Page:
North Korea has long fascinated me.
Michael Palin’s Channel 5 programmes (http://www.channel5.com/show/michael-palin-in-north-korea/) helped me to see how, in a country completely flattened by US forces just over half a century ago, people see Kim Il-sung as saviour. The social morality of Confucianism helps me to understand how loyalty and filial piety contribute to the Kim family surviving in power. With US forces perceived as hostile only 100 miles away from Pyongyang, I understand the necessity to run a tight ship. Given the changes that are beginning to occur, I wonder how long it will be before Pyongyang is much like any other city in east Asia.
North Korea has affected my theology too.
Consider some of the stories surrounding the births of the Kim leaders. Heavenly sounds; miraculous changes in flora and fauna; rainbows; stars. Sound familiar?
There is nothing new about such birth narratives. They have always been part of folk mythology. There was nothing new about the Gospel birth narratives in Matthew and Luke, and certainly nothing new about virgin births (there’s an interesting story to be told about the history of ideas in embryology, but it can wait).
Why are they written? Quite simply, to embiggen* the subject.
Biblical scholars have known for centuries that the scriptural birth narratives are fiction, fairy tales written for exactly this purpose. There is nothing even remotely new about this proposition. The stories in Matthew and Luke are stuffed with allusions to Hebrew prophecies and how the babe of Bethlehem is their fulfilment—again to ‘big up’ the child in the manger.
- Jesus was a charismatic, integrated human. His effect on those around him was profound. His influence extended far beyond those who met him. He became the example, the prototype of abundant human living. His friends, impressed by him as by no-one else, wrote about him afterwards to ‘big him up’ so that his influence lives on long after his death. There is nothing new here.
- Is he the Son of God? Kim Il-sung is a god. John 1 tells us that we all may become ‘children’ of God. Our destination in eastern Christian theology is that we come to share in the attributes of God.
- Kim Il-sung, though dead, is risen. He is still head of state. He is worshipped.
Some other parallels
- Every official pronouncement and scientific paper in the Soviet Union had to begin with a reference to the works of Lenin, and in North Korea today, official pronouncements must quote one or more of the Kims. In the church, when people are confronted by a knotty problem, medical ethics for example, they first work out what common sense tells them, then they scour the Bible to back it up with a suitable quotation.
- Institutional churches are totalitarian states. When the Church of England’s Church Assembly was set up in 1919, taking away some of the power from Parliament, one MP said ‘The fact that the organisation proposed by the Archbishop of Canterbury is precisely the same organisation as has been adopted by Lenin is attributable to the desire of both to secure the same end … The real principle at the root of Bolshevism is a desire to combine a democratic form with autocratic effects, and that is what has taken place in this Constitution.’ (see: That Was The Church That Was: Andrew Brown & Linda Woodhead). Recent events in the Catholic Church and the Church of England make it clear that nothing has changed.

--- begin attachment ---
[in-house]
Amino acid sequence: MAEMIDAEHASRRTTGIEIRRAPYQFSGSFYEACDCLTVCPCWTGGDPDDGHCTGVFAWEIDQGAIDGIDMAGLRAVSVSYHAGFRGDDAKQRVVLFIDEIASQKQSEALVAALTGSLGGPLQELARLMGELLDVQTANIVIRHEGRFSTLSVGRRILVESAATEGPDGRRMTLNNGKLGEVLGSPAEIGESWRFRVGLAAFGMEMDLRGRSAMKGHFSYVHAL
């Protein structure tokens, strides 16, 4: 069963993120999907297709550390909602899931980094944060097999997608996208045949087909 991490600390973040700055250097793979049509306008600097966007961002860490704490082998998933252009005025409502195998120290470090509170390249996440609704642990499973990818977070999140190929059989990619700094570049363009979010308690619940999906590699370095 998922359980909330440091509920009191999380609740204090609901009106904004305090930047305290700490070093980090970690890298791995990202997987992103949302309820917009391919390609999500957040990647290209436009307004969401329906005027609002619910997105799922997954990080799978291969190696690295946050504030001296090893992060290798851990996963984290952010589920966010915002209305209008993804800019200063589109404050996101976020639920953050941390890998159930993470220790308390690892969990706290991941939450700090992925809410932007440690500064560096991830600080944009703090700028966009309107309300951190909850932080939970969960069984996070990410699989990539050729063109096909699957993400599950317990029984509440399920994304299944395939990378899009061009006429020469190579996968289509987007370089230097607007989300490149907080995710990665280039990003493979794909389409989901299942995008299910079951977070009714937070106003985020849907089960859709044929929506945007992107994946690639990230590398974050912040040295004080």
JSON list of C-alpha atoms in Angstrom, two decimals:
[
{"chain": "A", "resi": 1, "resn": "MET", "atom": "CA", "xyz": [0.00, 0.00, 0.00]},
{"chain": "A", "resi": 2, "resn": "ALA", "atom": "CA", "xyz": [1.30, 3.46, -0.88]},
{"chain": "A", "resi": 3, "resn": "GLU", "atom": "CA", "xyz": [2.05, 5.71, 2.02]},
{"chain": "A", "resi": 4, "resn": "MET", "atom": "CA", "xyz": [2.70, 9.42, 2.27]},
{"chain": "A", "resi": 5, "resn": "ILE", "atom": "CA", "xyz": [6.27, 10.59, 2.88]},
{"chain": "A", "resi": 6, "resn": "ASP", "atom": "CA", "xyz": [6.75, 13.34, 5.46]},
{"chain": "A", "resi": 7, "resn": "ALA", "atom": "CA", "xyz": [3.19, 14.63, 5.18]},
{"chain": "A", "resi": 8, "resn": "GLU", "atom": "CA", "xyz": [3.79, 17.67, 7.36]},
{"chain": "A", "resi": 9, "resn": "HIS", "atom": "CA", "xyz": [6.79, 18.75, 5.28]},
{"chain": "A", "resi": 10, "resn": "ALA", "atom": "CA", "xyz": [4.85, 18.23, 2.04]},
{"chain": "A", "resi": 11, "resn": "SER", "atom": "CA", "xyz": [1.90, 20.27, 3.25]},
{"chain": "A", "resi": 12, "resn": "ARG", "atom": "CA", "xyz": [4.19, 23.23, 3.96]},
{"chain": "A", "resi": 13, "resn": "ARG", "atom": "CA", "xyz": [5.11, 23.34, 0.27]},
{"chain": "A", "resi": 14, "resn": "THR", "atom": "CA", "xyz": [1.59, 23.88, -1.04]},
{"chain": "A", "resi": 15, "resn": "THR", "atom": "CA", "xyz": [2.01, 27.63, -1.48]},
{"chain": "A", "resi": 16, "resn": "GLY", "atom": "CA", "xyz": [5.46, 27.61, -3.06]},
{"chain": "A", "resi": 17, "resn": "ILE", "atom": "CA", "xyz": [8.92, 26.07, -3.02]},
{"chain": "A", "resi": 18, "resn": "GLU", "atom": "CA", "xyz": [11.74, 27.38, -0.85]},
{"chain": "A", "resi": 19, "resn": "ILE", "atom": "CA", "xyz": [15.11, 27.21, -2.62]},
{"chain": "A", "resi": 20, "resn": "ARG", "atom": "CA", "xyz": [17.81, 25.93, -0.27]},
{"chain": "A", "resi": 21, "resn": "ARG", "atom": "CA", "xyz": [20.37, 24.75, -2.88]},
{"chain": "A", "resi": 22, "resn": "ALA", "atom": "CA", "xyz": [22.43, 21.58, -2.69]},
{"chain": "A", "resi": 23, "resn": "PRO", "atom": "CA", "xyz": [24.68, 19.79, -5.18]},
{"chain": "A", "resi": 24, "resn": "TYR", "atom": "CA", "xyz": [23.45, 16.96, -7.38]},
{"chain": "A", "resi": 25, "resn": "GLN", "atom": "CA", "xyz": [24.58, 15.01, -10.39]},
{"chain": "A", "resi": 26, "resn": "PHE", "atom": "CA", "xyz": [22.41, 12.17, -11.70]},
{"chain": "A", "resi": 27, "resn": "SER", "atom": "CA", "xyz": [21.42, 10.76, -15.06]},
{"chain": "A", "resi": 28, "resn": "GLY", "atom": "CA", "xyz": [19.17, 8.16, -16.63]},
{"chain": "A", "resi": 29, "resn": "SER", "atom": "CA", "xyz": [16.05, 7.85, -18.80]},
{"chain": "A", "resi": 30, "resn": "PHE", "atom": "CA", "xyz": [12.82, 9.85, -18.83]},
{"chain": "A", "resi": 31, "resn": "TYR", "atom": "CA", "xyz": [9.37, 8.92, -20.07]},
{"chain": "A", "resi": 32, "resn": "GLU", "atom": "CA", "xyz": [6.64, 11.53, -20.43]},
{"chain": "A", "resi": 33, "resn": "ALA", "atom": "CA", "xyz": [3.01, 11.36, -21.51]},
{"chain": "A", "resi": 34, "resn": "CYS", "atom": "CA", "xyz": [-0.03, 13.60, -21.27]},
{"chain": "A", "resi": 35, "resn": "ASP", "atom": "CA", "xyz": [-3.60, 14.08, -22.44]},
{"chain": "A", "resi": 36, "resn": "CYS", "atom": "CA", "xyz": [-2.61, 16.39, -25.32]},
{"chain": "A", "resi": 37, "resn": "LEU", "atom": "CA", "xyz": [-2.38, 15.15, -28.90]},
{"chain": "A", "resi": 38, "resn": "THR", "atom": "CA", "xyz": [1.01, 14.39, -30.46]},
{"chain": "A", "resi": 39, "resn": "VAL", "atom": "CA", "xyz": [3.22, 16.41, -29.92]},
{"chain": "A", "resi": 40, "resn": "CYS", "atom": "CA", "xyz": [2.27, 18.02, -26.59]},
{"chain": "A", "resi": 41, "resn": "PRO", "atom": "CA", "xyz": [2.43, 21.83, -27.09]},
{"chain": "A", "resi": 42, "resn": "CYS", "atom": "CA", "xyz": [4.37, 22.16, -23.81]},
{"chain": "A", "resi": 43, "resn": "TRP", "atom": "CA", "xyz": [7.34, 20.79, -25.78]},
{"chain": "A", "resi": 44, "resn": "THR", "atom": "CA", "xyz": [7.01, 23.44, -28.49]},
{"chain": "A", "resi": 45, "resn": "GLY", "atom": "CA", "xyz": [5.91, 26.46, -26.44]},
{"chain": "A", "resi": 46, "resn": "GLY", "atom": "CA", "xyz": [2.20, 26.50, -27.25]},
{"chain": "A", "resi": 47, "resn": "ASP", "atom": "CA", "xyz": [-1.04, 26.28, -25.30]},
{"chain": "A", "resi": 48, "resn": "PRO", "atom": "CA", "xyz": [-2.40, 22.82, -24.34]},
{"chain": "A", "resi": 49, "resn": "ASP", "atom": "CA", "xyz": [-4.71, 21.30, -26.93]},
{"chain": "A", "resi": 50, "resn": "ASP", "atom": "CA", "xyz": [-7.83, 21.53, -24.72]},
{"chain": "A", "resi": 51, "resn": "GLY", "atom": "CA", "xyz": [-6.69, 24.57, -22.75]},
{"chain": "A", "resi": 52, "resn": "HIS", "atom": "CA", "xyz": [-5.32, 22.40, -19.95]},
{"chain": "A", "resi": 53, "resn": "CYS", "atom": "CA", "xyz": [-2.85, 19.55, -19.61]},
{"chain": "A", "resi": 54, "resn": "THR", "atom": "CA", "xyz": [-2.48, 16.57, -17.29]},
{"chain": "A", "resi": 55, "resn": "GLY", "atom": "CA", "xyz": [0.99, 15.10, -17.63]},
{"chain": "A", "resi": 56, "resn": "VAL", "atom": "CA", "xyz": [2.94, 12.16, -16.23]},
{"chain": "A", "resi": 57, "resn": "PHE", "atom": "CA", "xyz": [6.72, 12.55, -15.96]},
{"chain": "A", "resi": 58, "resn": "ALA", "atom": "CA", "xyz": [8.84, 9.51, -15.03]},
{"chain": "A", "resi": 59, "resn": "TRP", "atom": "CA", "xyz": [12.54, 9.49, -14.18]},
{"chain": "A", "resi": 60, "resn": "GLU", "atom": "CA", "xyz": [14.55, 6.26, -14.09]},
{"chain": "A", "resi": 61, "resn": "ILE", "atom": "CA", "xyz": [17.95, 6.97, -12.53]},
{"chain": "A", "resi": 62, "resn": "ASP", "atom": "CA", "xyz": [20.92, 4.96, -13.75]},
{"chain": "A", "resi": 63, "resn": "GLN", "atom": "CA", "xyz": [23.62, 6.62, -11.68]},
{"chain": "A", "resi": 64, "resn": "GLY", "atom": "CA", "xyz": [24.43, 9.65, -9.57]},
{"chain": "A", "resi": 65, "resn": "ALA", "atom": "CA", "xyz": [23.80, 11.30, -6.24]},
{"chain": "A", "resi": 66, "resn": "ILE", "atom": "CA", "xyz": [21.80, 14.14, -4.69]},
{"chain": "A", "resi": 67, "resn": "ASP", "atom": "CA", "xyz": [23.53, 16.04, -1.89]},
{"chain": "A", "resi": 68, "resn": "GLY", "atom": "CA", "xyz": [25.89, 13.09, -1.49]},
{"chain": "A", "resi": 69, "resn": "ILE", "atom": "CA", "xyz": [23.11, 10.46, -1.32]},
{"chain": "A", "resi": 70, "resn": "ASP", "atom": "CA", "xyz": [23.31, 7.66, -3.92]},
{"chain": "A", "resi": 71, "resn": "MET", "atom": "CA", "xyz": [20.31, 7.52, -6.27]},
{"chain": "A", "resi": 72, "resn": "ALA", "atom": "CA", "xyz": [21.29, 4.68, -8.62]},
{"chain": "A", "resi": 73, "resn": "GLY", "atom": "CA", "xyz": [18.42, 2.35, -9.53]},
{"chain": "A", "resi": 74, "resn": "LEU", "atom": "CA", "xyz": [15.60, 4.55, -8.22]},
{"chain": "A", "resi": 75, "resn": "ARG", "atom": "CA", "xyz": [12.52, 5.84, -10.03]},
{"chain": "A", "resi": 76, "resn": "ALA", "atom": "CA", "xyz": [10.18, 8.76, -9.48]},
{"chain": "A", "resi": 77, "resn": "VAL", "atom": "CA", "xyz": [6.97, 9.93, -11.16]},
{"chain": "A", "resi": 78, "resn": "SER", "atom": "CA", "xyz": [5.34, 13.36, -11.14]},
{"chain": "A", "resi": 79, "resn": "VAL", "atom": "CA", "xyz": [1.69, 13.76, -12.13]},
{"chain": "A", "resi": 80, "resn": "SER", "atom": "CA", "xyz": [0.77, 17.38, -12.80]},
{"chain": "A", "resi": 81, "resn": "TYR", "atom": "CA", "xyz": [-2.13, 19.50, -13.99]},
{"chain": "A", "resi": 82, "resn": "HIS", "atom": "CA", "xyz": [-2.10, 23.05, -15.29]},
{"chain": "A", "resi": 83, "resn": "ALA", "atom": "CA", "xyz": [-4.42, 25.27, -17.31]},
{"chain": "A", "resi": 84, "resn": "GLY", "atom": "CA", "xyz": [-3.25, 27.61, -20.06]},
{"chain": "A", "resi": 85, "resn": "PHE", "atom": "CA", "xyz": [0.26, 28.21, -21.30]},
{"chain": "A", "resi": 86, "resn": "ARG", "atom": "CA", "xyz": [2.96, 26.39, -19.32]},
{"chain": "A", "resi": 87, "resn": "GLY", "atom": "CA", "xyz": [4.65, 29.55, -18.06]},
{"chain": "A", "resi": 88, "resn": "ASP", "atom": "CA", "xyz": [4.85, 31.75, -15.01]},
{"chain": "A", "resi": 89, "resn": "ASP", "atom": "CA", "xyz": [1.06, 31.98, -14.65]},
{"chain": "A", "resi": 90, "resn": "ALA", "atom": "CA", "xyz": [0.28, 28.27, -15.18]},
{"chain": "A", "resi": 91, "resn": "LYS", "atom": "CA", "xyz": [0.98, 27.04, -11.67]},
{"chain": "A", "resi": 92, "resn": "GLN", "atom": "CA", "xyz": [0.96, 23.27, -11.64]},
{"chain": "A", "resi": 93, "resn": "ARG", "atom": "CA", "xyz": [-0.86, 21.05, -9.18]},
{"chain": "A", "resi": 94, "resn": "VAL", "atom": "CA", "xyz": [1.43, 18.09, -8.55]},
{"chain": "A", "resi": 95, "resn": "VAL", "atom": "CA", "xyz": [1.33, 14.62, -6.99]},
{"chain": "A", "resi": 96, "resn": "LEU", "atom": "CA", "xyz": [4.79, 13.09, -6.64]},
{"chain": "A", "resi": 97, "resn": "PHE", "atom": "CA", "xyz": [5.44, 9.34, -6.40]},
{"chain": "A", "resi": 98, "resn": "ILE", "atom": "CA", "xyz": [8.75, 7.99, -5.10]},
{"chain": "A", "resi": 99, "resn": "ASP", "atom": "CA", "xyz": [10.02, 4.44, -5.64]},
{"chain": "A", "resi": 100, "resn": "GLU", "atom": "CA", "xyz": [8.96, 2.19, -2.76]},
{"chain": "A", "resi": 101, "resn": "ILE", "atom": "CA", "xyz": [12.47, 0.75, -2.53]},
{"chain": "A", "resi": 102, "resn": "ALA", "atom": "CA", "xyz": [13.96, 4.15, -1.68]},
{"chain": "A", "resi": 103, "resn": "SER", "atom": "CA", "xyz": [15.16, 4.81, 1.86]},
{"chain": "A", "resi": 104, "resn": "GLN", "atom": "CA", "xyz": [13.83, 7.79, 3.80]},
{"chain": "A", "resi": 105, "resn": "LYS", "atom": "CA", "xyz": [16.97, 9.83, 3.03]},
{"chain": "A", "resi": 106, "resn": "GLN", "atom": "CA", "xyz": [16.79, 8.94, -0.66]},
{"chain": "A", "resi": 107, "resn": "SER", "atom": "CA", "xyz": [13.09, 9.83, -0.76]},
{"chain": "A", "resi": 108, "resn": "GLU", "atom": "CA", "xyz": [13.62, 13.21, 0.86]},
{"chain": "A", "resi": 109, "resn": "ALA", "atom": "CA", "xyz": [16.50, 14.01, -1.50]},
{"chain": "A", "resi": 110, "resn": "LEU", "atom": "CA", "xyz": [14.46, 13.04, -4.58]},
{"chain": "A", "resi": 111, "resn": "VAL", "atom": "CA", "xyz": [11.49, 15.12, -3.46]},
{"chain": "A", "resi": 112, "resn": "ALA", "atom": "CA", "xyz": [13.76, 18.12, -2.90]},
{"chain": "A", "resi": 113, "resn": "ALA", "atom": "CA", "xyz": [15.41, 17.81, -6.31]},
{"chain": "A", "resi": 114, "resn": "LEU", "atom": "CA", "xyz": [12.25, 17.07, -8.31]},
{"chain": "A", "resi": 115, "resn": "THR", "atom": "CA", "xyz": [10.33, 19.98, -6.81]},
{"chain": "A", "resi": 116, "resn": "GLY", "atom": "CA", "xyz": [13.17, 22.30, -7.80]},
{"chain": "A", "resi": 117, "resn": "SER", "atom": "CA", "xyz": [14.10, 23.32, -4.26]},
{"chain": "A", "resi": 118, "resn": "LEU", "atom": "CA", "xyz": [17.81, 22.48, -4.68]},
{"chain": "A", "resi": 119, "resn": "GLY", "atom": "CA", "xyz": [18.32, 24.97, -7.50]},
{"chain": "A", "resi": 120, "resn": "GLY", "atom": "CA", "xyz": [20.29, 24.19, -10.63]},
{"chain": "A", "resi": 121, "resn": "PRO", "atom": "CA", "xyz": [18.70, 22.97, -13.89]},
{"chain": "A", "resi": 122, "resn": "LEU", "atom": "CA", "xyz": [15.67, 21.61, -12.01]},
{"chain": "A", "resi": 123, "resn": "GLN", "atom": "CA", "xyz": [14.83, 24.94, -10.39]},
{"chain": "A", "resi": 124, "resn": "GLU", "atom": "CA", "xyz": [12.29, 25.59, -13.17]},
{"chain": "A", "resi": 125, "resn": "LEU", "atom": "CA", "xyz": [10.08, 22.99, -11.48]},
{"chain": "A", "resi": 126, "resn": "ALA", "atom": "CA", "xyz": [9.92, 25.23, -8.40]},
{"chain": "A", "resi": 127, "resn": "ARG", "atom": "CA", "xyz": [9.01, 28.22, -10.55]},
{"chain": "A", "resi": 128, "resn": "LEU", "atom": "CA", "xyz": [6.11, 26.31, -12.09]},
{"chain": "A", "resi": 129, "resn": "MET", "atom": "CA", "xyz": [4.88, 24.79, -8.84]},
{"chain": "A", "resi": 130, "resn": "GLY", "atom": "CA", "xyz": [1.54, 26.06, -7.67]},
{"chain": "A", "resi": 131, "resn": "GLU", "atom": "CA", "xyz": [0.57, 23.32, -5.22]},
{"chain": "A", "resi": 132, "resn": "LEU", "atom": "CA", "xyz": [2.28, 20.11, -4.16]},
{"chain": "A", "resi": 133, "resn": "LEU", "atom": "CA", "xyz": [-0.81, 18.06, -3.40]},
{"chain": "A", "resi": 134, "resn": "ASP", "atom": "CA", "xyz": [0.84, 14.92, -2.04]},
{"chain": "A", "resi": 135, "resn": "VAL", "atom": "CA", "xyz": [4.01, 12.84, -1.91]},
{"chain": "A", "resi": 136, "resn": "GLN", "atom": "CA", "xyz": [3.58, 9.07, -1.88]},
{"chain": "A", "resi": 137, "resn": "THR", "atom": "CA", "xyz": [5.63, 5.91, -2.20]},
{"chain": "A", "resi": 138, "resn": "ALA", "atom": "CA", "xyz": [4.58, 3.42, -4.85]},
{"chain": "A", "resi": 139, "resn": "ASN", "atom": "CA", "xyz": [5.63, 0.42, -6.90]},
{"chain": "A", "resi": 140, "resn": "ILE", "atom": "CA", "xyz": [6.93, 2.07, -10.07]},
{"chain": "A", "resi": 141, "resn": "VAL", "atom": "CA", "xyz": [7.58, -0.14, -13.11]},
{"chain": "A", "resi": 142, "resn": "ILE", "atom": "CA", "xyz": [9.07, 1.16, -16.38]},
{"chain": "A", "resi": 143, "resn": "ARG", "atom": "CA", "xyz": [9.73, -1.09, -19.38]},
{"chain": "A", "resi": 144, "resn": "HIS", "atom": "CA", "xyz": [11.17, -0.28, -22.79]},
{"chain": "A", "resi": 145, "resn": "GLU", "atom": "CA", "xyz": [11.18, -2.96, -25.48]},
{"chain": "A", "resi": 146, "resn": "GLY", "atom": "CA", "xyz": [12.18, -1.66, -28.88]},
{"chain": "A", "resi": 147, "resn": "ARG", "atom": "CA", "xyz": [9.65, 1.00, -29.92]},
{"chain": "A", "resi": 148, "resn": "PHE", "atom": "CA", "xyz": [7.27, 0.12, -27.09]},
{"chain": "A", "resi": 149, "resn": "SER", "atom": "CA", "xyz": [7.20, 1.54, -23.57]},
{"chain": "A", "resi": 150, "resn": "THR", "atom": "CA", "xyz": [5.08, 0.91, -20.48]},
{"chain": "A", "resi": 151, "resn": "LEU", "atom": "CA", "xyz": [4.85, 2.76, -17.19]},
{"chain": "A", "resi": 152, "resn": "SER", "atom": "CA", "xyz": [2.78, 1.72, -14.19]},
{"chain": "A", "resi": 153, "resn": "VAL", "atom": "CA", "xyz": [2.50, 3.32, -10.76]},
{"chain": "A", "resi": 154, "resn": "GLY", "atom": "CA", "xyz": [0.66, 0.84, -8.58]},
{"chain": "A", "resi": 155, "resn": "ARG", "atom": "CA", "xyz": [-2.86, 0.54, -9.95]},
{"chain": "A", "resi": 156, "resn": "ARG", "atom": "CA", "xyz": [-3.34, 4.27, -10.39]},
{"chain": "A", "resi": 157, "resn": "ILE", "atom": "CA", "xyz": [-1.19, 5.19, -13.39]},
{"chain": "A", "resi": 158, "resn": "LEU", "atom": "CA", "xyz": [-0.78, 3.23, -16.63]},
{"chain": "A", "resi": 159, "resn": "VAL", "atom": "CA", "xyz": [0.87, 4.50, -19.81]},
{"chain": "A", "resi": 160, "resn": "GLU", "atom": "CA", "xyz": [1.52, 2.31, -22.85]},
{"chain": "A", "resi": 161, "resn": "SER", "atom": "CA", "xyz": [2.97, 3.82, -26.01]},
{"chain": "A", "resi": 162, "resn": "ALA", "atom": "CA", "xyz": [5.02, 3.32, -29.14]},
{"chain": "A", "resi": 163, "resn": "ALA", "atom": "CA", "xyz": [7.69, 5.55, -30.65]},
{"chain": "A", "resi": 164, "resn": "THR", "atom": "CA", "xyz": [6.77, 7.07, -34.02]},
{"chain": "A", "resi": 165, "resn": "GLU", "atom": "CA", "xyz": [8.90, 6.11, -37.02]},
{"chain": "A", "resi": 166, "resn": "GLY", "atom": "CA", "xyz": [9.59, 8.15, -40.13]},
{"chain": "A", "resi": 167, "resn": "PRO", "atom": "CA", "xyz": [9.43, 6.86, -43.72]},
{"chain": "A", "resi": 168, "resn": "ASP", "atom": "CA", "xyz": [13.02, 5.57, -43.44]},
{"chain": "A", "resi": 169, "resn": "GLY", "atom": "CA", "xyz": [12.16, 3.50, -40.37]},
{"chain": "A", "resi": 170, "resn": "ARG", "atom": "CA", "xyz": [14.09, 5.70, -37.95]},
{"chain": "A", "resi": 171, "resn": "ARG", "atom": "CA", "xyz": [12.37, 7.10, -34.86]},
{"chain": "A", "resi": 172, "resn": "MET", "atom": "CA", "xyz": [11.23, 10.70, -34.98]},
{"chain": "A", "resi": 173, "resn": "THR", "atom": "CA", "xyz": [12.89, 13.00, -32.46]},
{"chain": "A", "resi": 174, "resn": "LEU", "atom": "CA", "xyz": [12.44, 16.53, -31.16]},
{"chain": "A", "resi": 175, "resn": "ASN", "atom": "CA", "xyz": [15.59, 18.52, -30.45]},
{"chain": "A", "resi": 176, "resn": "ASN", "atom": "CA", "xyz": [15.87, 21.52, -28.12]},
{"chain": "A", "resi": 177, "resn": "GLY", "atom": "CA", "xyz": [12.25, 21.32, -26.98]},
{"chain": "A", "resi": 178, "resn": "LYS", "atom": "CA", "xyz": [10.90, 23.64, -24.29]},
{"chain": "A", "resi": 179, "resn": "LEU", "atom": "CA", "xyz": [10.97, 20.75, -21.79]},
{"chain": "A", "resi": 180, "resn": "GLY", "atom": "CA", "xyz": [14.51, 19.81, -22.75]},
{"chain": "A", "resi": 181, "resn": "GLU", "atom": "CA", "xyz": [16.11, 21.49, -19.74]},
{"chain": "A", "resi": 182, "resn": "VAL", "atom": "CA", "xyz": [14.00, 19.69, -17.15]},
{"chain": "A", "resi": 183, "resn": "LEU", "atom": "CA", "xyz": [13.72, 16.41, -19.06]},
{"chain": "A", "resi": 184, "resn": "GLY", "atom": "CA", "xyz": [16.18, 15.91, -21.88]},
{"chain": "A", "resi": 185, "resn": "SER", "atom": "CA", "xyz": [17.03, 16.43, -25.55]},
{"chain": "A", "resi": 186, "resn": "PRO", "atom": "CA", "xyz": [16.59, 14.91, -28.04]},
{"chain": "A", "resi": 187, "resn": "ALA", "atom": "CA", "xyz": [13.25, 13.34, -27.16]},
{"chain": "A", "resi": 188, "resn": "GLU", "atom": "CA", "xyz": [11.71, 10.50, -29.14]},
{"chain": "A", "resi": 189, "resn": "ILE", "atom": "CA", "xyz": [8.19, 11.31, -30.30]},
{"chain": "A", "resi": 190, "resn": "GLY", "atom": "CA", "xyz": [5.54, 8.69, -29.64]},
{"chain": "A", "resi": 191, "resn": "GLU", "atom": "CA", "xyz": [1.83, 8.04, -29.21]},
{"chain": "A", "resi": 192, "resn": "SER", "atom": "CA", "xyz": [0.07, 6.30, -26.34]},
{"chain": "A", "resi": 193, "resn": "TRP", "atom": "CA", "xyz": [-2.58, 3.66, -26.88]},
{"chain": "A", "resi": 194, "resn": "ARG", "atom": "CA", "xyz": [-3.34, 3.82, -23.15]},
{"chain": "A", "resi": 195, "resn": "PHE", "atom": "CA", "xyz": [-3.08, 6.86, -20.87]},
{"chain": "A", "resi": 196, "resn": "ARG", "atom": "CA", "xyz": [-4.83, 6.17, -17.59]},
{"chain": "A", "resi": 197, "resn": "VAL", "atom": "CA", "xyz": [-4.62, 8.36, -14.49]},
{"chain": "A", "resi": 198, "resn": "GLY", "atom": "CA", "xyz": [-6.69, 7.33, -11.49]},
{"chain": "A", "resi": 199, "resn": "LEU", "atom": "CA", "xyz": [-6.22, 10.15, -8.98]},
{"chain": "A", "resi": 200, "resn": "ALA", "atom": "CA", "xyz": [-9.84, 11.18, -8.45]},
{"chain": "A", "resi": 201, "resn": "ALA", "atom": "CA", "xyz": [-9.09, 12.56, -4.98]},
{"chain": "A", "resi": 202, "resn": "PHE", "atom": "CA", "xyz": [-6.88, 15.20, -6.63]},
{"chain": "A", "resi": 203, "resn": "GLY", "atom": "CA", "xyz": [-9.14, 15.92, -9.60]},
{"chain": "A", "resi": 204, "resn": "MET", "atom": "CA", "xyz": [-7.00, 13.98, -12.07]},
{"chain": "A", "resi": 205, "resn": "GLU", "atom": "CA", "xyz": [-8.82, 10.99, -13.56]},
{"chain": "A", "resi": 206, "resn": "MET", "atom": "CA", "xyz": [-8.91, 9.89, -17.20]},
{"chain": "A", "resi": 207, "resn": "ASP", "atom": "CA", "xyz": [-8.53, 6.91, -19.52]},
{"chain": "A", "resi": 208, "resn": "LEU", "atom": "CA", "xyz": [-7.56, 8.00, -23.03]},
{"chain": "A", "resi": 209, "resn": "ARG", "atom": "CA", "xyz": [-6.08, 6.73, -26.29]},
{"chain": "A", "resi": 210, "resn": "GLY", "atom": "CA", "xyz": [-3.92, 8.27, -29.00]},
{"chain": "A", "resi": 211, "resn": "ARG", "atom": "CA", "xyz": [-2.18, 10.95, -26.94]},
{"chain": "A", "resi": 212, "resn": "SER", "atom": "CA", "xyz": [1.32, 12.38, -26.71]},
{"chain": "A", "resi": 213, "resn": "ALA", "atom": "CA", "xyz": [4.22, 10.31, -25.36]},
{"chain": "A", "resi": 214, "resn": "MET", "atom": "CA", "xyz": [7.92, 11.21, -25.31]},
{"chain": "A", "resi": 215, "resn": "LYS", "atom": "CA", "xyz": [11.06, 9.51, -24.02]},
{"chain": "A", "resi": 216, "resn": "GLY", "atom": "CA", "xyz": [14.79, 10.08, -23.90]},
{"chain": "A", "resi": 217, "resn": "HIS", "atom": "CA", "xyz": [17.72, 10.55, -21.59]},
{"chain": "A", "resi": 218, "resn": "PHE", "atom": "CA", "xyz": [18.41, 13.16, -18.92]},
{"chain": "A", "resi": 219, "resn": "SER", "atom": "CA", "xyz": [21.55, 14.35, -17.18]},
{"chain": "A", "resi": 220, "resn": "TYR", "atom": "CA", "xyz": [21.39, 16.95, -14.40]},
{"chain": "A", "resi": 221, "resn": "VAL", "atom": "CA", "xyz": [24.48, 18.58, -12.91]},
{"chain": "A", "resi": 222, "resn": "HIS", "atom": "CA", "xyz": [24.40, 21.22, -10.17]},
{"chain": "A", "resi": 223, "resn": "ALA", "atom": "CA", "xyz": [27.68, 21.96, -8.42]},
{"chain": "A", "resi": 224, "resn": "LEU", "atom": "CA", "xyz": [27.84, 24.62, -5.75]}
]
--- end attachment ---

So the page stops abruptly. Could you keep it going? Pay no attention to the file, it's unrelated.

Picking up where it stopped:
- As an aside, it is held in North Korea that the digestive systems of the Kim family were so well tuned that they never needed to excrete urine or faeces (a bit like ladies who don’t sweat, I suppose, but much better). We know nothing about Jesus’ excretory processes, so the Kims are one up there. Furthermore, Kim Jong-il was regarded by some as fashion guru. Jesus’ influence in that regard flowered briefly in the hippie 60s, but didn’t survive.
For me, the value of Scripture is in allegory and poetry. Some of it is terrible tripe. I recall my ageing Methodist minister uncle telling me that increasingly he was a Wordsworthian who saw God in all things. Just as platelets are broken off bits of megakaryocytes, so everything in the cosmos is a bit of God. We all have particles in us from the big bang. We may well have within us, in the form of mitochondria, some of the earliest life forms. We are all bits of God. What is not God is nothing (I think that’s from Sergei Bulgakov). What is not God is no thing.
Logos can be translated as ‘the system underlying all things’ (read Heraclitus), so: the laws of the cosmos. In John 1 this gives us: In the beginning was the system underlying all things, and the system underlying all things was with God, and the system underlying all things was God.
I can cling to that, just about, and to the last line of one of the verses of This is the truth sent from above: ‘and if you want to know the way, be pleased to hear what he did say’ [and do].
* embiggen came into use, along with cromulent, after being used in ‘Lisa the Iconoclast’, the sixteenth episode of The Simpsons, seventh series (1995-6).